Chances are high he ends up at Texas Tech instead.
1. Chris Shaw, Boston College
A former 26th-round selection in 2012, Shaw could be the Kyle Schwarber of this year's draft class. While his stats (12 home runs in two years) don't scream power hitter, the 6'4", 250-pound beast is slowly learning to translate plus raw power into his everyday game.
He put forth an incredible performance in the Cape Cod League last year, leading the circuit with eight home runs while driving in 34 runs. For his efforts, he was named the league's top prospect.
Should he carry that performance over into the 2014 campaign, he could be the top position player drafted from the college ranks. He's played mostly outfield at the collegiate level, but his arm strength, or lack thereof, leads one to deduce he'll be stationed at first as a pro.
2. Patrick Mazeika, Stetson
A former freshman All-American who hit .382 in his debut season, Mazeika's bat stayed hot in 2014. He posted a .354/.479/.471 line and, for the second consecutive season, drew more walks than strikeouts.
Mazeika has split time between catcher and first base during his first two years, but at 6'3", 220 pounds, he'll end up at first base or an outfield corner before too long. If he could manage to stick behind the plate, his value would rise dramatically.
1. Alonzo Jones, Columbus HS (Georgia)
Despite a compact 5'10", 182-pound build, Jones might be the fastest runner in the 2015 class. Luckily, he's no slouch at the plate as a switch-hitter who offers solid hitting ability and average raw power, meaning he's incredibly likely to be a first-round selection.
There seems to be some uncertainty on where on the diamond Jones will end up, but it will likely be in center field or second base. Jones does have a commitment to Vanderbilt in his back pocket, so he'll come with a pretty high price tag.
2. Lucas Wakamatsu, Keller HS (Texas)
The son of former big league manager Don Wakamatsu, Lucas has a lanky frame that seems conducive to some more physical growth, leading many to think he'll be forced off of shortstop, where he's spent the majority of his time. Even at second base, he offers a solid package of tools. A switch-hitter, he has shown both above-average hitting ability and average raw power. Wakamatsu has a commitment to Rice.
1. Alex Bregman, Louisiana State
Bregman exploded onto the draft scene as a freshman at LSU, batting .369 with six homers and 52 RBI. He regressed a bit in 2014 but still showed the tools worthy of a first-round selection. At the plate, he's arguably the top hitting prospect in the draft, showing a smooth, uncomplicated swing, impressive bat speed and above-average raw power.
Defensively he's solid, showing above-average arm strength and amazing instincts. Still, shortstop might be too much of a challenge for him, and second base would be a perfect fit for his offensive profile.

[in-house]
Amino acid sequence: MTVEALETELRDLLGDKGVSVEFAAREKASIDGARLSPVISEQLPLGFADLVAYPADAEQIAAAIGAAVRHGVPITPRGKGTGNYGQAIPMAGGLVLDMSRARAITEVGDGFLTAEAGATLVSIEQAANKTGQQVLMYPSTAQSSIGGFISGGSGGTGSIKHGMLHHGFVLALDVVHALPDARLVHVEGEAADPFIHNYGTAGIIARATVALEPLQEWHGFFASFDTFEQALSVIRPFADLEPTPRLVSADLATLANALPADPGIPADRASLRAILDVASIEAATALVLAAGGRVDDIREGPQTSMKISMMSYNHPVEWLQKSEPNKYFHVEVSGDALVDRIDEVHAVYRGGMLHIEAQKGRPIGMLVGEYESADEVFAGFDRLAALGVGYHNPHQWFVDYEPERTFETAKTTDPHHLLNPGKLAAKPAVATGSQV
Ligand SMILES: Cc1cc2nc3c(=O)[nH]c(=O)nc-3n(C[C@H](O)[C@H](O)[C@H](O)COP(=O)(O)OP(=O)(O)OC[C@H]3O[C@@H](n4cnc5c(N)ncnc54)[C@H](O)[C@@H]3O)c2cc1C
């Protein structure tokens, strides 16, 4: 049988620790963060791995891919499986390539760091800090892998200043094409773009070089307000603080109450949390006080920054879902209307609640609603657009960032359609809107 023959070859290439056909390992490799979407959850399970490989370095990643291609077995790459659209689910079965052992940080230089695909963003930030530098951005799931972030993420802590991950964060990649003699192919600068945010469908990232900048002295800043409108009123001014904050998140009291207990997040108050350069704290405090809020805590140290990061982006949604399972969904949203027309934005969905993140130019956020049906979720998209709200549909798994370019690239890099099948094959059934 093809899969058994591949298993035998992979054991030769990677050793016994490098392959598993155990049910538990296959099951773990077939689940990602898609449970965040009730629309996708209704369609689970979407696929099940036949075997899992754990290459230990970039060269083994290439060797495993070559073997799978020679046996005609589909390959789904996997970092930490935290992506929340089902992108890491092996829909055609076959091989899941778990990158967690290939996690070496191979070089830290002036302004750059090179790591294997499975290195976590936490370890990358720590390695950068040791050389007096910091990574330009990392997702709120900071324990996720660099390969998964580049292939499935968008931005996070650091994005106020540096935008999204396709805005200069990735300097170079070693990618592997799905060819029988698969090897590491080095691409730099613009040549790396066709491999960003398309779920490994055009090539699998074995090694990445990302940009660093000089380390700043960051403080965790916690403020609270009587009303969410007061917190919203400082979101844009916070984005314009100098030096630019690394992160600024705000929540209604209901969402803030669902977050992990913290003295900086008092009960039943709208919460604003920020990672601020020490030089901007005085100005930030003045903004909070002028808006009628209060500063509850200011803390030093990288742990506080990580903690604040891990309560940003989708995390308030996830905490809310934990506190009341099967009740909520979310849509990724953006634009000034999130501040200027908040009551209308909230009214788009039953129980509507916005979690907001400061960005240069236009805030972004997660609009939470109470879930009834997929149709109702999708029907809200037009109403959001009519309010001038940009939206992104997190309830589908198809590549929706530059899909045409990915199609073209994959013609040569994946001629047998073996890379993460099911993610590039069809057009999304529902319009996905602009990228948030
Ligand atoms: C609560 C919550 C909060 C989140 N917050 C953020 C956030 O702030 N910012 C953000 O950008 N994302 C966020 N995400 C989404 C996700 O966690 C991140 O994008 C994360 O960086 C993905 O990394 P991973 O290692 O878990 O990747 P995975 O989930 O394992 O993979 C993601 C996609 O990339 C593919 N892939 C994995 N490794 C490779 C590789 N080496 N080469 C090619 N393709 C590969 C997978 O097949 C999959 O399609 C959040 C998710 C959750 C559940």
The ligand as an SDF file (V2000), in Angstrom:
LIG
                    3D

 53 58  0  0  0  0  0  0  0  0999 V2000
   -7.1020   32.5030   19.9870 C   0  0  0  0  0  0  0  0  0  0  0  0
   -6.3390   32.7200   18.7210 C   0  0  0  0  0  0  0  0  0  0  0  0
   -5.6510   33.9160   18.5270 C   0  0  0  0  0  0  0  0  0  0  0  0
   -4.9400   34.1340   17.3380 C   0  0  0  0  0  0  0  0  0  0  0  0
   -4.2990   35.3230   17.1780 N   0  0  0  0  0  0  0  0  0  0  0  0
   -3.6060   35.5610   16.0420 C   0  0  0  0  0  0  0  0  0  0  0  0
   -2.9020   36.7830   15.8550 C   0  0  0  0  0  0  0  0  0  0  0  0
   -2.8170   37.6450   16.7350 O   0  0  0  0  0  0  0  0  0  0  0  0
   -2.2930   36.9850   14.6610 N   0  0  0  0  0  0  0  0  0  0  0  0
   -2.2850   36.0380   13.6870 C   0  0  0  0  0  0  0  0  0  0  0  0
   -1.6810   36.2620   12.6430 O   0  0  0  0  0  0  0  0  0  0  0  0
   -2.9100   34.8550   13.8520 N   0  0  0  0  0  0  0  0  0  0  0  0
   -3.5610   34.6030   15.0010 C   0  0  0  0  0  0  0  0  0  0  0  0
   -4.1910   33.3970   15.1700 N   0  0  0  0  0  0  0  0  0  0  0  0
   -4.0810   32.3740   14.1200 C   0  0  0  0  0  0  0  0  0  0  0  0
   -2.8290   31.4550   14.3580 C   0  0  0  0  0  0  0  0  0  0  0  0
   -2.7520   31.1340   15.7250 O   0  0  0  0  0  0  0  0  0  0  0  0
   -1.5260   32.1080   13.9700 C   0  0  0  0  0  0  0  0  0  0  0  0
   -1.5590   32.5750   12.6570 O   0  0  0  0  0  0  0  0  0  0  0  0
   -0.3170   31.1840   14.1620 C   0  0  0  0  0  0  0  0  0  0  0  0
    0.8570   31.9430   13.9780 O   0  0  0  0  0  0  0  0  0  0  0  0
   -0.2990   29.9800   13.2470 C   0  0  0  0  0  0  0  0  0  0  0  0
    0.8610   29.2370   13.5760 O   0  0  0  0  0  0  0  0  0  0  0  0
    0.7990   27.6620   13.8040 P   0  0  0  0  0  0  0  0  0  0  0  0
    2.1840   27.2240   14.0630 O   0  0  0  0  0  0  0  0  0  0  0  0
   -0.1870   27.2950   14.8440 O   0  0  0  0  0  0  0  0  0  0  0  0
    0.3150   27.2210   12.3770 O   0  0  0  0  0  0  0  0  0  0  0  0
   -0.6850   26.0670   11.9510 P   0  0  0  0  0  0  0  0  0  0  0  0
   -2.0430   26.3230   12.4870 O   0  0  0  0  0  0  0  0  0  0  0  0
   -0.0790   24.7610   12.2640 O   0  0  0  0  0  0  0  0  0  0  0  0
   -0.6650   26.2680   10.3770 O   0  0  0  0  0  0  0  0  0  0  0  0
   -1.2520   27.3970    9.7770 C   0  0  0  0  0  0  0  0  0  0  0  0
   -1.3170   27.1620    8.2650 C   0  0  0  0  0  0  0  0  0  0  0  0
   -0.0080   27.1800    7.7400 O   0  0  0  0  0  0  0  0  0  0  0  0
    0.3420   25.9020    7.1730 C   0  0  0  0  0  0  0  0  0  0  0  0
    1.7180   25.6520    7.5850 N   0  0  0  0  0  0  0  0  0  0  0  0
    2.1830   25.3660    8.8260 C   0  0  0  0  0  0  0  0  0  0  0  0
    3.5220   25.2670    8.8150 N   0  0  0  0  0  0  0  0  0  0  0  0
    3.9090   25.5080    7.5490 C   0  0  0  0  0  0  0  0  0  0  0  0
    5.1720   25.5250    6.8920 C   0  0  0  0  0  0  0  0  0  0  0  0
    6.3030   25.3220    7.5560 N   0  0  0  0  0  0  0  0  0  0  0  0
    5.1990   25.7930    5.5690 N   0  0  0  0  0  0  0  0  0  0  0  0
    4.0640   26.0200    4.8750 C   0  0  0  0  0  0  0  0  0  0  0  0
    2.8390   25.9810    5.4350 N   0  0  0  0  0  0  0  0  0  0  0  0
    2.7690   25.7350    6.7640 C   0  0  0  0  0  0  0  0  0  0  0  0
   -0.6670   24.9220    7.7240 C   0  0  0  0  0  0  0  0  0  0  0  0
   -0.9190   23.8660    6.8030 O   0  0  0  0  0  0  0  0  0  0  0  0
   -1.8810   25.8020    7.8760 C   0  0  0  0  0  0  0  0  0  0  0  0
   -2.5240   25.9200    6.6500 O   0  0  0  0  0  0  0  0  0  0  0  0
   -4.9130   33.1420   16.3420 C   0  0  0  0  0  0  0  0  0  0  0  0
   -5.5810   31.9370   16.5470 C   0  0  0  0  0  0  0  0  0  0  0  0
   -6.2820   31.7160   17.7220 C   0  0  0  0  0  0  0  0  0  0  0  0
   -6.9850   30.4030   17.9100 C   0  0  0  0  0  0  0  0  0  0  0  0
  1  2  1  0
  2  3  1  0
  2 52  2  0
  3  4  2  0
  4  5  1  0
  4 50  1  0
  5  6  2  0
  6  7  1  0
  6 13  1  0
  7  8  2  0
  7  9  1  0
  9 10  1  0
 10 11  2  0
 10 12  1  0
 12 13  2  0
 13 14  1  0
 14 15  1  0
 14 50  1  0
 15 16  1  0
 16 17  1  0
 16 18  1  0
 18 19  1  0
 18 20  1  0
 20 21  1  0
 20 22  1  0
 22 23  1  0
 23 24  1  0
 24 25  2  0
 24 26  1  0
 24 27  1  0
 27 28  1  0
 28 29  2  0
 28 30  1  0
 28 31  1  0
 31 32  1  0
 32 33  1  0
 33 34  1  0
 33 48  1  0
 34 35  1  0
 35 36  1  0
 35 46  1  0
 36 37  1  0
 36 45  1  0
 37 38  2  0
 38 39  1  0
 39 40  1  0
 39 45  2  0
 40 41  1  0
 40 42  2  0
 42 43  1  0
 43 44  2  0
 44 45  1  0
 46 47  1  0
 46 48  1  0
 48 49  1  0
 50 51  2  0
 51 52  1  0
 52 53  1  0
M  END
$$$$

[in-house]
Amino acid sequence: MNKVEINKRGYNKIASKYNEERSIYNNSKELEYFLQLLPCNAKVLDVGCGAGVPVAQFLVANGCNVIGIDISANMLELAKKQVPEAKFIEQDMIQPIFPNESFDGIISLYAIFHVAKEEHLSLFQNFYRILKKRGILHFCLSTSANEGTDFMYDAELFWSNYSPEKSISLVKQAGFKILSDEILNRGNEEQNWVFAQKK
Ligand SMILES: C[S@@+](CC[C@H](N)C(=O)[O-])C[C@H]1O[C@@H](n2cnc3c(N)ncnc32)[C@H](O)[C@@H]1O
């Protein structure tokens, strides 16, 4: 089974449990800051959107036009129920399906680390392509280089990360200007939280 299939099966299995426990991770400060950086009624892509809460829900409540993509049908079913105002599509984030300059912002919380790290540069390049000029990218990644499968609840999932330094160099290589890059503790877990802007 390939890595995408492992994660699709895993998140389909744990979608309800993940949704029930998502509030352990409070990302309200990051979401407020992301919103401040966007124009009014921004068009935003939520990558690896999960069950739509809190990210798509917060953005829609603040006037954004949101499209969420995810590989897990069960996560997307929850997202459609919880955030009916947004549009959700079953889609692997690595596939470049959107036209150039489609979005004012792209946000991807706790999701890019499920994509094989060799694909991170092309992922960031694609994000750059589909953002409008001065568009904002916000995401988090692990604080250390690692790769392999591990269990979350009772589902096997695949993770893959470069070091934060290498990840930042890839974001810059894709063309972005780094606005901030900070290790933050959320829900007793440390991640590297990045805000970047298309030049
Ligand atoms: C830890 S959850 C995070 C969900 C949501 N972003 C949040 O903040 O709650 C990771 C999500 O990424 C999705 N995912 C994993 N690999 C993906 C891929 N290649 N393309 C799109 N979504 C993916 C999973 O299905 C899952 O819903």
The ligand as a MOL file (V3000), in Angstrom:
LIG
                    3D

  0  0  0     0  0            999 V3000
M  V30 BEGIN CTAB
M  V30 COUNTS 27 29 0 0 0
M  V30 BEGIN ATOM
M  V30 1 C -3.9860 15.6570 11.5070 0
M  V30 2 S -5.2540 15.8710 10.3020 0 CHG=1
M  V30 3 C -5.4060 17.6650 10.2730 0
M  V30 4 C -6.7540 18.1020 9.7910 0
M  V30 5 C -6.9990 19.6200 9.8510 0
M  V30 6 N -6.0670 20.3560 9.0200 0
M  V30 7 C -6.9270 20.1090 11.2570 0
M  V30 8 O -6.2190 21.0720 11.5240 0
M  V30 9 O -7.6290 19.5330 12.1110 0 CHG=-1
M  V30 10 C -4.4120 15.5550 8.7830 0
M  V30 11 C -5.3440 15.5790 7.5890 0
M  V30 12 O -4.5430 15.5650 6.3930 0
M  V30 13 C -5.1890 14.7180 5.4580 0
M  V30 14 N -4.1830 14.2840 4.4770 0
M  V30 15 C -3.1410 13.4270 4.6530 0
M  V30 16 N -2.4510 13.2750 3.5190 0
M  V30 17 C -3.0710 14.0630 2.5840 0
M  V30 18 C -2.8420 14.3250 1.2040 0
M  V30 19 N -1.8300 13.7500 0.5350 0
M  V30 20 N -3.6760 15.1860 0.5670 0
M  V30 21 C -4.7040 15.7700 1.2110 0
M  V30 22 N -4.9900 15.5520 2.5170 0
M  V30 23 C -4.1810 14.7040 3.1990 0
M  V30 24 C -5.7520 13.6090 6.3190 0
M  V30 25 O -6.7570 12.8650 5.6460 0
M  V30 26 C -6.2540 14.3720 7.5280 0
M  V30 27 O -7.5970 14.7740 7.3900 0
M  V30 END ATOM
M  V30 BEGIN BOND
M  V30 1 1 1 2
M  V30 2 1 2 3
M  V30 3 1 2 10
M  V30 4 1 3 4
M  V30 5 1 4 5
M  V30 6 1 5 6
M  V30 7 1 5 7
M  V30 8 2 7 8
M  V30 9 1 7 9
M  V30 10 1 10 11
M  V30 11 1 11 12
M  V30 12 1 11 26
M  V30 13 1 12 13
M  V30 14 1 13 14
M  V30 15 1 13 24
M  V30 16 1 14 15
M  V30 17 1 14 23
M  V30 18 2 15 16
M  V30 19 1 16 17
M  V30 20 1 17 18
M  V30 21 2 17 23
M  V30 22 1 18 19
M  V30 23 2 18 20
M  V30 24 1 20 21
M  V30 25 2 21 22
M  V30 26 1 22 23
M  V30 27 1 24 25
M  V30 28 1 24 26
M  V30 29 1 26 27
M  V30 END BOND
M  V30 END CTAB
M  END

2. Ian Happ, Cincinnati
The preseason pick for American Athletic Conference Player of the Year, Happ has shown similar tools to Bregman, including incredible versatility. But unlike Bregman, he seems like a great fit at second base.
He too has shown above-average hitting ability and power, even though he's only clubbed 11 home runs in two years at Cincinnati. Making for an even more enticing package, Happ also offers plus speed, having stolen 44 bases during his career.
Happ will likely be the second middle infielder selected from the college ranks.
3. Kevin Newman, Arizona
A year after becoming the first freshman to ever win the Cape Cod League batting title, Newman made history again, this time becoming the first player to win back-to-back batting titles. While a hell of a way to make a name for himself, the feat overshadows the fact that Newman doesn't have a single tool, aside from hitting, that would grade out as above average.
He's a below-average runner with below-average raw power, and his arm strength doesn't wow scouts. Fortunately, Newman can hit, and as such, he'll be a highly sought-after commodity on draft day.
1. Cornelius Randolph, Griffin HS (Georgia)
This might be the best year ever for talent in the state of Georgia, and Randolph is one of the more exciting infield prospects to come out of the Peach State in quite some time.
An incredibly aggressive hitter, Randolph has shown above-average raw power to go with average hitting ability. There are some doubts about whether he'll be able to make consistent contact, but he'll put in the work to ensure he does. Defensively, the Clemson commit has all the tools to play shortstop, including an above-average arm and average speed, but he simply might outgrow the position.
2. Julian Infante, Westminster Christian HS (Florida)
The term "big league-ready" rarely applies to a high schooler, so we'll instead call Infante "college-ready." Should he honor his commitment to Vanderbilt, he'll likely earn playing time as a freshman and should have no problem against collegiate pitching.
A physically mature specimen, Infante shows slightly above-average offensive tools across the board. Defensively, it's the same, as he possesses the arm strength and athleticism to be an above-average defender.
3. Brendon Davis, Lakewood HS (California)
At 6'4" and 170 pounds, Davis has plenty of room to fill out, and once he does, there's very little chance he'll be playing shortstop. That will be OK, though, because he's shown above-average hitting ability and above-average raw power. He's always played up to his level of competition, especially on the showcase circuit.